Monday, February 19, 2007

I'm locked in tight, I'm out of range...

A foreword addressed to my Personal Shrink: sorry if I beat you to this topic. :)

Last Friday night I met up with Maddy, Shirley and Kat, and over dinner, Mads brought up the subject of the new columbarium along Araneta Avenue, which she passes daily on her way home from work. She described it as a brightly lit, imposing structure, all sparkling clean and grand, and right beside it is a cluster of small, rundown shanties inhabited by squatters. Trying to make a point about the social injustice of how the dead have far more comfortable accommodations than the living, Maddy turned to me and asked indignantly, "Tell me, what's wrong with that picture?"

Blinking, I replied, "Uh, the squatters shouldn't be there?"

As soon as the words left my mouth, I realized: shit, it's finally happened. I've turned into a cold-hearted, cruel capitalist.

In hindsight, and in an attempt to justify my answer, I could insist that it's true-- squatters by definition are trespassers on other people's property. Property that cost hard-earned money (never mind if it could be ill-gotten). Property that isn't meant to house a bunch of free-loading bums (never mind if they've got nowhere else to go). A bunch of bums who would go berserk if the property's owners even attempt to send them packing. A bunch of bums who would probably receive a tidy sum in exchange for peaceful evacuation of the premises. Premises that aren't even theirs to begin with. Premises they are not entitled to.

Or are they?

I've always been a very pragmatic, logical individual. I attribute it not only to the way my entrepreneur parents raised me, but also to the tough-as-nails personality I inherited from my mom. In many ways, I could easily become the ideal businessperson: sensible, practical, and hard. Yet I've also prided myself on having a strong sense of right and wrong, on being just and ethical in my dealings with people from all walks of life. I credit THAT to my 4 years in a Jesuit school and the countless books I've read in 24 years (my mom claims both have put foolish ideas in my head and done irreparable damage to it :p). And that, I suppose, helped me become a good teacher: sensitive, compassionate, and fair.

So when Maddy turned to me with her question, Atenean fervor flaring in her eyes, why did I respond the way I did? Where was the idealistic woman-for-others who got an A in Dr. Astorga's Liberation Theology class? Where was the passionate ICA teacher who exhorted her students not to be indifferent to the plight of the less fortunate and to show concern for social issues? Part of me could see things from Maddy's point of view, recognized her sympathy and her moral outrage. But another part of me saw things through the eyes of the owner of the piece of land beside the columbarium. From my family's past experiences, I know what a headache it is to evict squatters. I know the helpless feeling of seeing someone take advantage of what's rightfully yours, something you worked hard for, only to have others benefit from it and claim it as their own. Even if they are destitute and downtrodden. Even if "they're human beings too" and deserve to have a roof over their heads, with every right to shelter as the tycoon sitting on his fat ass inside a posh mansion in Forbes.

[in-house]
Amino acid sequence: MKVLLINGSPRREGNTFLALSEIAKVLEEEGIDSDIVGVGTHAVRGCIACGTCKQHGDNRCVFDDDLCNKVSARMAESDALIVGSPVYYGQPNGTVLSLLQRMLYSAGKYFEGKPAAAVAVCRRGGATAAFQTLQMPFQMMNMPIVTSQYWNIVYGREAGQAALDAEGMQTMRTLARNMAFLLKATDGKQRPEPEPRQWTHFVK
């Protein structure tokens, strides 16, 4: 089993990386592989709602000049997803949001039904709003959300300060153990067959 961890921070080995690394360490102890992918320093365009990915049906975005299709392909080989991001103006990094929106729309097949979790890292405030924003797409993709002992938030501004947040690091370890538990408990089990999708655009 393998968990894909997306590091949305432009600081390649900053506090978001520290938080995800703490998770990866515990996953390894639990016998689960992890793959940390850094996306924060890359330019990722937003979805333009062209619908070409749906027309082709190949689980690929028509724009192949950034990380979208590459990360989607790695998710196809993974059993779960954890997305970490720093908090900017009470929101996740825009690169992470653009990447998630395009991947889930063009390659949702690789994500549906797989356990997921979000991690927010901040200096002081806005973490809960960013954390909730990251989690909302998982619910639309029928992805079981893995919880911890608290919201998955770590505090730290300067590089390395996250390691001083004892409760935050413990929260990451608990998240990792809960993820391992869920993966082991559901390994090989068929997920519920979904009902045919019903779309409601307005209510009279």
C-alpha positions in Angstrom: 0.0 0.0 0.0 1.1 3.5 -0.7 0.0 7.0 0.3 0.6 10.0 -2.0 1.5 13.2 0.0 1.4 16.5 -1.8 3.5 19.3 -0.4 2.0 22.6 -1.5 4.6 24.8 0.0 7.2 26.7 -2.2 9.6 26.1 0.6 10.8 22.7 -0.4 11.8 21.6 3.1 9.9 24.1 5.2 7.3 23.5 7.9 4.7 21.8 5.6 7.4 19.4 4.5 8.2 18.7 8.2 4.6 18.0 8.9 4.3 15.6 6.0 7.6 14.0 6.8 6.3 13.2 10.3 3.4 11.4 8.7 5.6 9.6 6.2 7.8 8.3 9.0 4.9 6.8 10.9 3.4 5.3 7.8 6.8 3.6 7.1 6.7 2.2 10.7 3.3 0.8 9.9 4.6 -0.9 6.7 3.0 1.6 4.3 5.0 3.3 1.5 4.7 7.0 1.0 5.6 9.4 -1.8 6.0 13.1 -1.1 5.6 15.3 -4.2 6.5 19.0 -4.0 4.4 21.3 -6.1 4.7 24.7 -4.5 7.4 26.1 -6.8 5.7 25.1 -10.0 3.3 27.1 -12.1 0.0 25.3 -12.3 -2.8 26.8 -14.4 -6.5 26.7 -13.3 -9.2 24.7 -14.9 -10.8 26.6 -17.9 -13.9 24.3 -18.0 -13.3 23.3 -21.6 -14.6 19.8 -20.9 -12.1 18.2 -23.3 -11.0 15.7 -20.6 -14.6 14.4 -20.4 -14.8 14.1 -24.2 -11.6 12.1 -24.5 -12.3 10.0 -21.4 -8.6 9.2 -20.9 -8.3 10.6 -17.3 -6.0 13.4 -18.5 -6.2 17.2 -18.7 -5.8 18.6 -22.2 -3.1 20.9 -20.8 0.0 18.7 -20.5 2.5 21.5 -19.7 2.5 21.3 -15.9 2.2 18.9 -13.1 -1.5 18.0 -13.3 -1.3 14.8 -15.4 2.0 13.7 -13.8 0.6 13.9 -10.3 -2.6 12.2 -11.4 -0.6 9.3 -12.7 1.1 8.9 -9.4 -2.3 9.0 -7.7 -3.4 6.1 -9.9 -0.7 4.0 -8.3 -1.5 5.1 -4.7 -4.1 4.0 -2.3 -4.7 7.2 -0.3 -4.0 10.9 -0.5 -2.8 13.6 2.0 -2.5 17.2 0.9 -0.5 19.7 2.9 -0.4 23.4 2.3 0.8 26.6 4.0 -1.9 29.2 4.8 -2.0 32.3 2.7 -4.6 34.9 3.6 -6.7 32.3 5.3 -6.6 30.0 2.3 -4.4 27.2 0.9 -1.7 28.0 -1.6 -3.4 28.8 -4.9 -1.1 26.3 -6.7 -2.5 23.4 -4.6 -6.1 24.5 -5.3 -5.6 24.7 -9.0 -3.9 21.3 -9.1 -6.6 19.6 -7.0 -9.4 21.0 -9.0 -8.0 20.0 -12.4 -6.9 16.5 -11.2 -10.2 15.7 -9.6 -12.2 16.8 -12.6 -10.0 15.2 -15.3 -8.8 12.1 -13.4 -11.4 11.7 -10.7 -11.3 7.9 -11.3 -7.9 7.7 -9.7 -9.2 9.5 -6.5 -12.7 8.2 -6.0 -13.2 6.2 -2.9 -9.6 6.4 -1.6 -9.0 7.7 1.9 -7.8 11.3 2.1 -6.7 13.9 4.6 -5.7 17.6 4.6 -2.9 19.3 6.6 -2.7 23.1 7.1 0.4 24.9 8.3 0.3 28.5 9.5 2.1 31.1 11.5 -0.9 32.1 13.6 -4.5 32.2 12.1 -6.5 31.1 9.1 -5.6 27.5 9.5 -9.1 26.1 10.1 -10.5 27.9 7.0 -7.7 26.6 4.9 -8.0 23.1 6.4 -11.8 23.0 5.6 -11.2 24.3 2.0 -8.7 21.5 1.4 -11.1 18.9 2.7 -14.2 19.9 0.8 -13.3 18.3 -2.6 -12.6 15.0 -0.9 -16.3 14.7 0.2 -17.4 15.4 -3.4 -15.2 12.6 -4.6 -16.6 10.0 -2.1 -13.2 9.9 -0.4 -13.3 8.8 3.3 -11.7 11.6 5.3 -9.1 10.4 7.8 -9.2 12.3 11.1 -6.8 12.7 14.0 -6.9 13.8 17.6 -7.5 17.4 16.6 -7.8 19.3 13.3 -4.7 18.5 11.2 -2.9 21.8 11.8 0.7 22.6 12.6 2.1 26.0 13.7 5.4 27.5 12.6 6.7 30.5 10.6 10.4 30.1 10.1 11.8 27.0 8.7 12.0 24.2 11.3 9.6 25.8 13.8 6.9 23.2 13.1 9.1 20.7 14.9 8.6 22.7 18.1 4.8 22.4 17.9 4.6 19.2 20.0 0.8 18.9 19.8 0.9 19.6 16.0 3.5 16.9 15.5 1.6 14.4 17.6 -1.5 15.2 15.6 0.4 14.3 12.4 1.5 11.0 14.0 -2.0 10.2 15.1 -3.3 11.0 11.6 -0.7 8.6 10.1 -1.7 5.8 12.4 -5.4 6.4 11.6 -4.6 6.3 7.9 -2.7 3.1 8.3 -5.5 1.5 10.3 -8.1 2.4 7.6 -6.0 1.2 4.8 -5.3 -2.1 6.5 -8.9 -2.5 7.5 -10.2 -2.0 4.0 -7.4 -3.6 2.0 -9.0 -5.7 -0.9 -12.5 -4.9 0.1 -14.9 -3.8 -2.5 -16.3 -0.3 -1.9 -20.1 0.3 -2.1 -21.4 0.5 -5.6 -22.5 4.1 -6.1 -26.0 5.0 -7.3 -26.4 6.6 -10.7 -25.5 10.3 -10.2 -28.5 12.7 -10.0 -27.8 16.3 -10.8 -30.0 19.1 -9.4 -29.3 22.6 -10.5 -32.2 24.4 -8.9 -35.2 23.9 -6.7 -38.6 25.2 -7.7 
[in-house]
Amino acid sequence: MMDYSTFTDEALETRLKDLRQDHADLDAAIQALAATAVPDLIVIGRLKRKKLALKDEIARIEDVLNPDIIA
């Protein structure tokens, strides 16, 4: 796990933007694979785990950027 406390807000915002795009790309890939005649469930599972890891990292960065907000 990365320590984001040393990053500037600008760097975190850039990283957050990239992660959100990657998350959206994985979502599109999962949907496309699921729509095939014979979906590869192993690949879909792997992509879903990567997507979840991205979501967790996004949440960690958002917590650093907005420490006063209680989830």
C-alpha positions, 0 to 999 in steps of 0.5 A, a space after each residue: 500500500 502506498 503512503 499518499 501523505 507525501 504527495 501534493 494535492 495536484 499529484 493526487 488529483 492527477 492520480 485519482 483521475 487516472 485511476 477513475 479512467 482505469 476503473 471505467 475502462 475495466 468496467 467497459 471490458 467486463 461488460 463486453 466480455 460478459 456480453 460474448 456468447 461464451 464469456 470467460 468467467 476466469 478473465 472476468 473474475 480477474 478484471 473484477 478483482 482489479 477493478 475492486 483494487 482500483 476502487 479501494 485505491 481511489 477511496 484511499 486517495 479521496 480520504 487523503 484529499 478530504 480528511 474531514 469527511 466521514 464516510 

I don't think my conscience has eroded to the point where I have become a callous elitist with no scruples. But maybe my change in career has led to a change in how I view the world. Perhaps my values have shifted, and I have turned from being a champion of morality and social equality to being a spokesperson for the greedy and materialistic. Maybe I've learned to desensitize myself to the human element and give weightier consideration to financial gain. Maybe I am now too caught up in matters of consquence to give a damn about any roses.


Or maybe it's just as simple as Dylan sings: "I used to care, but things have changed."

4 Comments:

At Monday, February 19, 2007, Anonymous kassiewassie said...

i feel the same way.. and i don't feel guilty about it. it's their own fault for being lazy and having more children than they can afford. elitista sounding ba? sorry. can't help it. i hate outreach programs.. except environmental ones. we had this project before sa org, wherein we taught this poor community to make dishwashing liquid and soap. dinaya kame sa food stubs, and they even tried to steal the mic we brought! jeeez! tinutulungan na nga, sila pa yung nag-aabuso.. and the tambays kept making bastos and flirtatious hirits whenever any girl passed by. ewww. laging ganon, even in our community service thing (NSTP), but that was worse. we were supposed to teach little kids (ugh) in an outdoor classroom.. and habang nagtuturo kame there was this group of guys who kept taking our picture! no, hindi kame na-flatter. creepy grabe! we couldn't tell them off naman kasi we didn't want to offend the community. hayyy.

 
At Tuesday, February 20, 2007, Blogger Ailee Through the Looking Glass said...

I know how you feel. It's very frustrating when you set out with good intentions and make the effort to help, but all you get in return is abuse. I try bearing in mind that these people did not receive the same kind of upbringing and education, but it's still off-putting when you're getting wolf whistles and lewd leers. :(

The thing with the camera IS creepy. And if they can afford a CAMERA, right? Tsk.

 
At Friday, August 17, 2007, Blogger sugeina said...

th151, social sin... deja vu.

i'm now in love with your thoughts and writing.

 
At Friday, August 17, 2007, Blogger Ailee Through the Looking Glass said...

Why thank you. I hope I manage to sustain the interest of my newest reader, especially since you're a fellow Atenean. :)

 

Post a Comment

<< Home